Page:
All lines and lettering should be evenly and heavily drawn in black ink. Use only standard symbols, such as circles, crosses, rectangles, and triangles (filled or open). The symbols and curves can be identified in the legend or in the figure itself, whichever is clearer.


F. Abbreviations and Symbols

All abbreviations used in the text should be defined in a single footnote. Abbreviations used only in a table or figure may be defined in the table footnote or figure legend.
A limited use of abbreviations and symbols of specified meaning is therefore accepted. However, clarity and unambiguity are more important than brevity.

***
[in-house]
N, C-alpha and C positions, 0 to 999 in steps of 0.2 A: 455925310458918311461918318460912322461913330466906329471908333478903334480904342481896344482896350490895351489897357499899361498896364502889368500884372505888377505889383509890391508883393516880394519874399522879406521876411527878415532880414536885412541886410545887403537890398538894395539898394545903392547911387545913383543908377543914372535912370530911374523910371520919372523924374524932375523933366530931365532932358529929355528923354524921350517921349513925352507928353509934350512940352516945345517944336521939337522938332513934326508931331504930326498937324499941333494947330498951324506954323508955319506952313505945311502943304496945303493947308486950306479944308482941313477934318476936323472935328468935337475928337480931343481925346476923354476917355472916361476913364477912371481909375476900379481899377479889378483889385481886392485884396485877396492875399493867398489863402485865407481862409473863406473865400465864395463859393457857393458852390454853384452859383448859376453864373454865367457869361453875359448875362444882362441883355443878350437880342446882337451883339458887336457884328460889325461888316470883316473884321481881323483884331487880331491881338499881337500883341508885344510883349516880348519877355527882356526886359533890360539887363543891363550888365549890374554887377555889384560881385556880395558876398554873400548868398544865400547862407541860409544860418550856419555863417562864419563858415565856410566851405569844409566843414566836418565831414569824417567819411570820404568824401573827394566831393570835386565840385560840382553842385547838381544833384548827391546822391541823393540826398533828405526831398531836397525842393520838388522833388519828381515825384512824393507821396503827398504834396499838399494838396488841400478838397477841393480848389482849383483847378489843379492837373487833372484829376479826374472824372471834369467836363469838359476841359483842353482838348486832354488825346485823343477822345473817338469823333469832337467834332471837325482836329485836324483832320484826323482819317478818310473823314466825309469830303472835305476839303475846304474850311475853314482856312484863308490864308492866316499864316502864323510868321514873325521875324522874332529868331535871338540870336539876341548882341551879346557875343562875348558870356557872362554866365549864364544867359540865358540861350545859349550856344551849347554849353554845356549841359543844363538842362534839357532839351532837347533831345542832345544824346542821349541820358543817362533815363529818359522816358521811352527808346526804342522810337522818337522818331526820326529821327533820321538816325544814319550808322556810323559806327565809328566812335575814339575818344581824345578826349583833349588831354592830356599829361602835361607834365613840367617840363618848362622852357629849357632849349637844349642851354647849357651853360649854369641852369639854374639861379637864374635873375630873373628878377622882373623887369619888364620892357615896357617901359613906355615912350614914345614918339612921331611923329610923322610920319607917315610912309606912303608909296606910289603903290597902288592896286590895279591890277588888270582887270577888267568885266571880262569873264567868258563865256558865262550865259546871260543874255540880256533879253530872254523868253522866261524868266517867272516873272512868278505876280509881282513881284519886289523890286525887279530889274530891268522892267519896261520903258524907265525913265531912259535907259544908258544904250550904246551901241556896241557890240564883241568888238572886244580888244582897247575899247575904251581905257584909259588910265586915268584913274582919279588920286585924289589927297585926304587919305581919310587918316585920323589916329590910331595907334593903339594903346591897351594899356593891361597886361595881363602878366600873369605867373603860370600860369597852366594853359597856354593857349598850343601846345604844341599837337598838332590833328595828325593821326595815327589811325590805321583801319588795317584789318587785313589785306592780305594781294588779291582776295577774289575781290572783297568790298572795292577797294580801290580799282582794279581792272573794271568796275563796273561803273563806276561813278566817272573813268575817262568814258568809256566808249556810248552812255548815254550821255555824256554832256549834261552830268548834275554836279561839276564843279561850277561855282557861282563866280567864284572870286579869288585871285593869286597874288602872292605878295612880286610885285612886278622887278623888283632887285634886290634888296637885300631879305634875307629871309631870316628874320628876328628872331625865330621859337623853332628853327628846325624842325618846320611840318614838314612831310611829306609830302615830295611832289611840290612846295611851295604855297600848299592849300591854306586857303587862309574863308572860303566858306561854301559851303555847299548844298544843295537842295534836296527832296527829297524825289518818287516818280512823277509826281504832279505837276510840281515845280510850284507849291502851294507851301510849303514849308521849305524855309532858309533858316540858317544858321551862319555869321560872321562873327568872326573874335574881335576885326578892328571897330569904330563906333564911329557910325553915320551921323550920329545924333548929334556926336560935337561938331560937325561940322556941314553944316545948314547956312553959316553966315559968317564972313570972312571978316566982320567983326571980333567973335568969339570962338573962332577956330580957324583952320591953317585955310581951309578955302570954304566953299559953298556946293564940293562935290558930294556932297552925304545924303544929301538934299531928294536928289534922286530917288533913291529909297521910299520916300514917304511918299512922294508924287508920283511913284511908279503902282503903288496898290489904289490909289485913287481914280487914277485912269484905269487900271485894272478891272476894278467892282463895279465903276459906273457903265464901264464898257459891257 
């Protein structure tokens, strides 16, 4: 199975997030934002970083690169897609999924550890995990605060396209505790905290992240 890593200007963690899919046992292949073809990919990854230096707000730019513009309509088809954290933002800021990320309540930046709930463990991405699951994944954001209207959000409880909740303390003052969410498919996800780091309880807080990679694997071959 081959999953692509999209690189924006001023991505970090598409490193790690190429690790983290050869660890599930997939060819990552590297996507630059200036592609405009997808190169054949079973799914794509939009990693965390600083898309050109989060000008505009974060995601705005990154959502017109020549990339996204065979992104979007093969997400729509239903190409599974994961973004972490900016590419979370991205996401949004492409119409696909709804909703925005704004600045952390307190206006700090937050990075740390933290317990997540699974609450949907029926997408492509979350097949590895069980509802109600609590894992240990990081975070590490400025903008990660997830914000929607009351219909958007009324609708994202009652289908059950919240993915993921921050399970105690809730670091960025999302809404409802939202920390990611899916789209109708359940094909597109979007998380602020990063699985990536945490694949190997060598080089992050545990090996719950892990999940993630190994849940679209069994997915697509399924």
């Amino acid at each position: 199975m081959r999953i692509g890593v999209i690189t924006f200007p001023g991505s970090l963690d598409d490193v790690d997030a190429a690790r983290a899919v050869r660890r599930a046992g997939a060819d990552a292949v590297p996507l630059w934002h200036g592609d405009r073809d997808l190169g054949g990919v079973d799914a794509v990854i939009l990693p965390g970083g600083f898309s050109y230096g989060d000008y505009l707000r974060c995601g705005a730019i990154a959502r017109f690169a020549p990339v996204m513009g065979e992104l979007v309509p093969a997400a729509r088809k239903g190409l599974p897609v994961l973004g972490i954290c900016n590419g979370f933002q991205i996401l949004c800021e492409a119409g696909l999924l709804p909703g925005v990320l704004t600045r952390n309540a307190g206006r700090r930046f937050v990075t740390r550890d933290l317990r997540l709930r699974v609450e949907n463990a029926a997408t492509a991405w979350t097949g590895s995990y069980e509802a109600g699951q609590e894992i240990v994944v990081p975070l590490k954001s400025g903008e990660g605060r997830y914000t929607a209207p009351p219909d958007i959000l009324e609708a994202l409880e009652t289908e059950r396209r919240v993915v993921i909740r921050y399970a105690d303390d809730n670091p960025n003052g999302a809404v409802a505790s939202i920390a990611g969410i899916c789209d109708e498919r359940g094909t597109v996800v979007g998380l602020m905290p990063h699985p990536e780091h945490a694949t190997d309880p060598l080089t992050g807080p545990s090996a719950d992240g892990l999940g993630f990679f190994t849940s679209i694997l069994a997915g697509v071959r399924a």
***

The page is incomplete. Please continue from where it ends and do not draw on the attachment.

For some of the most important biochemical reagents, coenzymes, etc., short abbreviations are universally employed, e.g. ATP, NAD+, RNA. Creation of new abbreviations of this kind is strongly discouraged.


G. Units

All measurements should be in the metric system and SI units are preferred. Do not use a slash for combination of units, such as m/s, g/m2/s, etc. They should be described as m s-1, g m-2 s-1, etc. and one space should be inserted before unit and between units for multi-unit values. To avoid possible confusion between gravimetric and volumetric concentrations of substances, describe them as g g-1, g L-1 and mL L-1 rather than “%”.